Sterling entered upon its new duties with the usual spirit and energy. Its population was about nine hundred. Though much of its soil was poor, and its shape inconvenient, it had some peculiar advantages. It had fine water privileges, an excellent stone quarry, a great post road running through its center, and sterling men of good Scotch stock to administer public affairs.
The lack of a suitable place for holding town meetings was an annoyance and mortification to the leading men of the town, publishing to the world their lamentable destitution of that most essential accommodation-a public meeting, house. Congregationalists in the south part of the town were included in the North society of Voluntown, and now engaged in building a new meeting house upon the boundary line between the townships; those in the North or Bethesda society united with the South church of Killingly. The Baptists in the west part of the town were connected with the church in Plainfield; the east side Baptists joined in worship and church fellowship with their Rhode Island neighbors. As no religious society was ready to lead, its public-spirited citizens hastened to supply the deficiency by erecting a house of worship upon their own expense and responsibility. Sterling hill, as it is now called, was virtually the head and heart of the town, the center of business, the residence of the most influential citizens, and the members of the Sterling Hill Meeting House Association could not think of erecting the projected edifice in any other locality.
The subscribers to the building of the Sterling hill meeting house were as follows: Francis Smith, Levi Kinney, David Gallup, Joshua Frink, Isaac Gallup, William Gallup, George Madison, Charles Winsor, Nathan Burlingame, Philip Potter, Archibald, Lemuel, James and John Dorrance, Stephen Olney, Pierce Smith, Robert and Thomas Dixon, Joshua Webb, Benjamin Tuckerman, Reuben Thayer, David Field, Caleb Cushing, Andrew Knox, Titus Bailey, Joseph Wylie, Reuben Parke, Moses Gibson, Azael Montgomery, Dixon Hall, Archibald Gordon, Thomas Gordon, William Vaughan, Captain Gaston, Andrew and Samuel Douglas, Thomas and Samuel Cole, John Kenyon, Sr. and Jr., George Hopkins, Asa Whitford, Benjamin Bennet.
The subscribers, through a committee, obtained a deed from the heirs of Samuel Dorrance for a building lot on the east side of the Great Lane, now called the Green, 11 for the purpose of setting a meeting house and that only, and the convenience of a green.” The meeting house was soon completed and in the autumn of 1797 the town meeting occupied it instead of the house of Robert Dixon, which had previously been used for that purpose. Other public meetings were held in it, and occasional religious services, but no regular worship was maintained for several years. In this way matters stood till about the year 1812, when the Baptists, having grown stronger, were able to maintain stated worship, and. its occupancy was given up to them.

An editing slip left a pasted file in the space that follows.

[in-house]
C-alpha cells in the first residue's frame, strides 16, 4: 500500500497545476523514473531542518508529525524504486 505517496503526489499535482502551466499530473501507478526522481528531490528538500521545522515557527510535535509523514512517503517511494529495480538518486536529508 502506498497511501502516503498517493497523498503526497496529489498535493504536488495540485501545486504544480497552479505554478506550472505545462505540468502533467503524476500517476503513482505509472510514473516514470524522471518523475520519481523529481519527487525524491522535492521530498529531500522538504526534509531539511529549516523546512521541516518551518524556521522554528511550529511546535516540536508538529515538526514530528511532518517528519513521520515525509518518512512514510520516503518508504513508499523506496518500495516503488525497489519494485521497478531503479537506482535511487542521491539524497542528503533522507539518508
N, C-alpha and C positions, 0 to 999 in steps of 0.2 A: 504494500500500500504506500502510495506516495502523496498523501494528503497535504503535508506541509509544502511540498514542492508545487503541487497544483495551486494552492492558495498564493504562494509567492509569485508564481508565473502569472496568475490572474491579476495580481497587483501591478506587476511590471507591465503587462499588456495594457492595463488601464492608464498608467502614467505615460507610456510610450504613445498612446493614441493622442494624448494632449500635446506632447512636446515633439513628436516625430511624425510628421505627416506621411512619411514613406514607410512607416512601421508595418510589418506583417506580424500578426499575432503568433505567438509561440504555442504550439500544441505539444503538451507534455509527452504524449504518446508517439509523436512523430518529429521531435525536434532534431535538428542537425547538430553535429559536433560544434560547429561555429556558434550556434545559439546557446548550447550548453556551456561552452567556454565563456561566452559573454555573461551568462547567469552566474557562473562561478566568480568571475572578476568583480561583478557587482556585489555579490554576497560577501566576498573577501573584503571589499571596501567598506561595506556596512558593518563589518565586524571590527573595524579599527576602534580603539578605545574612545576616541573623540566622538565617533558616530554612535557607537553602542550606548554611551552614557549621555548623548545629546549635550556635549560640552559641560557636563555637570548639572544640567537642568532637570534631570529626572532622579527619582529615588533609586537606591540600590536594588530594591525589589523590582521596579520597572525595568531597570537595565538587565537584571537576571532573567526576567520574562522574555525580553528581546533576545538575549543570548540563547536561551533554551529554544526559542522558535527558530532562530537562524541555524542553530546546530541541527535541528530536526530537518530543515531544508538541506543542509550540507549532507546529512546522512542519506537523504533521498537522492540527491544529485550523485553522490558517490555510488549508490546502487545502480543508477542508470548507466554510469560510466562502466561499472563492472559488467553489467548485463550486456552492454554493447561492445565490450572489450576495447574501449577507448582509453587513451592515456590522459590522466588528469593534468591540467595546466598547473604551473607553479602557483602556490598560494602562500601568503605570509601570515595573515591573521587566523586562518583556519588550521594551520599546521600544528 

About 1818 a post office was established here, with Benjamin Tuckerman postmaster, which position he held for many years. The public library, which had been promised for the honor of naming the town but failed in its fulfilment, had been established years before, and was maintained at that time. Pierce Smith succeeded Asa Montgomery as town clerk. John Wylie, Thomas Backus, Dyer Ames, Richard Burlingame, Dixon Hall. Jeremiah Young, John Gallup and Calvin Hibbard served as justices. Other town offices were filled by Lemuel Dorrance, Obadiah Brown, Asa Whitford, Jonah Young, Archibald Dorrance, John Hill, John and Azel Cole, Elias Frink, Amos Perkins, Joseph Gallup, John Keigwin and Artemas Baker. Half of the town meetings were held in the house of Azel Cole, and at a later date at the house of William Fairman, “on the new road near the American Cotton Factory.”
From its location and surroundings the territory of Sterling is not subject to such violent disturbances by flood of swelling streams as some of its neighbor towns. Being smaller in territory, and its shape rather favorable thereto, it has been spared the burdens of road making and bridge building, which have been to some towns a serious drawback in their early experience.
After organization as a town, one of their first duties was to examine the circumstances of that stage road ” that leads from Plainfield to Providence by Captain Robert Dixon’s.” The Turnpike Society, then recently constituted, was about to lay out a large sum of money in alterations and improvements, and the selectmen of Sterling were cited to do their part. ” Taking into consideration the circumstances and liabilities of the town, and the consequences that might follow any failure or neglect,” they proceeded to notify the inhabitants and make the proposed alterations, viz., from Archibald Dorrance’s fence through Kenyon’s field and so on to old post road; also, another piece near the burying-ground and Captain Colgrove’s. A bridge was built over Moosup river near Smith’s Mill-Lemuel Dorrance, John Gaston and John Douglas, committee. A turnpike gate was erected near the western line of the town. To facilitate its fishing interest, it was ordered that obstructions should be removed from the river.
Source: History of Windham County, Connecticut, Bayles, Richard M.; New York: W.W. Preston, 1889